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2025 Outlook: Re-thinking the supply chain

The global chip shortage has several causes, one of them are problems in the supply chain. As shown in the graphic the chip shortage is affecting car production impacting 1 million vehicles in the North American market Image credit: Auto Forecast Solutions

Most of what we take for granted, like picking up a banana at the grocery store, filling up our car, sipping a Coke on board a plane, is the magic of modern supply chains. It is not just about having what we want, it is also -most important- having a price that is independent on the “origin” of the product. In other terms, the supply chains deliver at almost no cost!  Let me rephrase this: the supply chains can move around so much merchandise that the actual cost per item is negligible. When the shipping cost of a t-shirt taken from Taiwan to Italy is less than 10 cents you can very well disregard that cost.

It is not just the marvel of the supply chain, it is the magic of an overall system (components > assembly/production > delivery) that operates like a clockwork. What the factory needs get to the factory door at the exact time it is needed. That requires synchronising the whole value chain. Warehouses have disappeared for good (there are still “hubs” for packages interchange but everything keeps moving, nothing sits idle).

The problem with clockwork mechanisms is: what does it happen when the “clock” gets stuck? That was the case in March 2021 when the giant container ship Ever Given got stuck in the Suez canal blocking 15% of the world shipped goods.

In a way the lockdown that forced to a halt (almost…) the production of sensors and other basic components was even worse because it lasted longer. The problem in sectors like automotive (see the graphic) was even worse because car manufacturers placed their orders on hold and sensors manufacturers hastily changed their production to keep their factories working by serving different markets (repurposing some of their product lines). Once the automotive sector bounced back and car manufacturers asked to resume sensors shipment those factories were no longer able to meet the demand. This is the current situation and the forecast is gloom. The pre-pandemic smooth availability of electronic chips for car will not be reinstated till the second half of 2022.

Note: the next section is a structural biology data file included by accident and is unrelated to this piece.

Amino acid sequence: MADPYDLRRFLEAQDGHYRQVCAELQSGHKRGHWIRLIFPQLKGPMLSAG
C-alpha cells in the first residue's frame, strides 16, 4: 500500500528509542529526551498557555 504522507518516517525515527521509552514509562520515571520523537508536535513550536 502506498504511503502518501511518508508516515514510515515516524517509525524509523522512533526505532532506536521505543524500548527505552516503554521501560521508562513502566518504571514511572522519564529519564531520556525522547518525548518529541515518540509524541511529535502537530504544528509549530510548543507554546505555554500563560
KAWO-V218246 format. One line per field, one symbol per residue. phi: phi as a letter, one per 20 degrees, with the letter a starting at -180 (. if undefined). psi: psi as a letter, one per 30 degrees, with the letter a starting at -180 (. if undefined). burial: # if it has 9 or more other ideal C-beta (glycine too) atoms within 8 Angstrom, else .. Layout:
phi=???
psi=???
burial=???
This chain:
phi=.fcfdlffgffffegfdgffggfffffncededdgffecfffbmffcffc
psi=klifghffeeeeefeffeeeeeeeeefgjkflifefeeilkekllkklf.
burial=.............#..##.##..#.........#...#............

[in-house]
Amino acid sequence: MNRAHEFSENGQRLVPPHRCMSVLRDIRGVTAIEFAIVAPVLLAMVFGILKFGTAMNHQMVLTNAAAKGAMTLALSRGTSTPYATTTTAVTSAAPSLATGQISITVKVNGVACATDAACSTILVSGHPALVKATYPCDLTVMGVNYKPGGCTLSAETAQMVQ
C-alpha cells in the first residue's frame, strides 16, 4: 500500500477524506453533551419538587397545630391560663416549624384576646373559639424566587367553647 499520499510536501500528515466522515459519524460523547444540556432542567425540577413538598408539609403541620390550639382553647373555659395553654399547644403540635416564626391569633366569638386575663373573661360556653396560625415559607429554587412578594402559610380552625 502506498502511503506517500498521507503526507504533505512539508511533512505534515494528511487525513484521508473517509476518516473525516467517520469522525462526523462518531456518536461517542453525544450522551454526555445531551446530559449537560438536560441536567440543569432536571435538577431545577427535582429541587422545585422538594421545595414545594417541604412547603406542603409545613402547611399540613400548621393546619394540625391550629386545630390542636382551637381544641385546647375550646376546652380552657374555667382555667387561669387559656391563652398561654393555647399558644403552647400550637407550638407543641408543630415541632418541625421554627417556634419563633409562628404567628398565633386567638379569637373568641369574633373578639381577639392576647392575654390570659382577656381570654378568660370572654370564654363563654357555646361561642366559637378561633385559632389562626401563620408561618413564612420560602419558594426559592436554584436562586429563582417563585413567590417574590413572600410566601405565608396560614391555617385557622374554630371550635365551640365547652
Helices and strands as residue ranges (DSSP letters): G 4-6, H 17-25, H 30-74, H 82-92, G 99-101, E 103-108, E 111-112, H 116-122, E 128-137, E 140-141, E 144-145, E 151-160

As a matter of fact the landscape is complex and any glitch is likely to percolate and affect many players. Take the automotive again: currently the shortage of chips (there may be up to 3,000 of them in a single vehicle) is not generalised, that is most chip production is fine. However, if one chip type is missing the car cannot be produced. That leads to an over production of the other 2,999 chips! I was talking to a CTO of a company in Italy that is providing sensors controlling exhaust fumes to several car manufacturers. Because of reduced car production they had to stop the production of their sensors. Hence the shortage of one component (a specific chips) results in overstock for hundreds of other components.

All of this is forcing industry to re-think the supply chain. Whereas the focus was on “just-in-time” now the focus is on “resilience” even if that means an increased cost. In the longer term, obviously, the target is to get both lower price and high resilience.

Artificial intelligence may play a crucial role both in patching up the current situation as well as in reshaping the supply chain organisation and orchestration in the second part of this decade.

Digital Twins are also expected to play a significant role both in the dynamic management of the supply chain and in the simulation/forecast of events that might affect its efficiency.

Clearly, resilience will require a multi-supplier multi-path supply chain to ensure a “plan B” when a disruption occurs.

About Roberto Saracco

Roberto Saracco fell in love with technology and its implications long time ago. His background is in math and computer science. Until April 2017 he led the EIT Digital Italian Node and then was head of the Industrial Doctoral School of EIT Digital up to September 2018. Previously, up to December 2011 he was the Director of the Telecom Italia Future Centre in Venice, looking at the interplay of technology evolution, economics and society. At the turn of the century he led a World Bank-Infodev project to stimulate entrepreneurship in Latin America. He is a senior member of IEEE where he leads the New Initiative Committee and co-chairs the Digital Reality Initiative. He is a member of the IEEE in 2050 Ad Hoc Committee. He teaches a Master course on Technology Forecasting and Market impact at the University of Trento. He has published over 100 papers in journals and magazines and 14 books.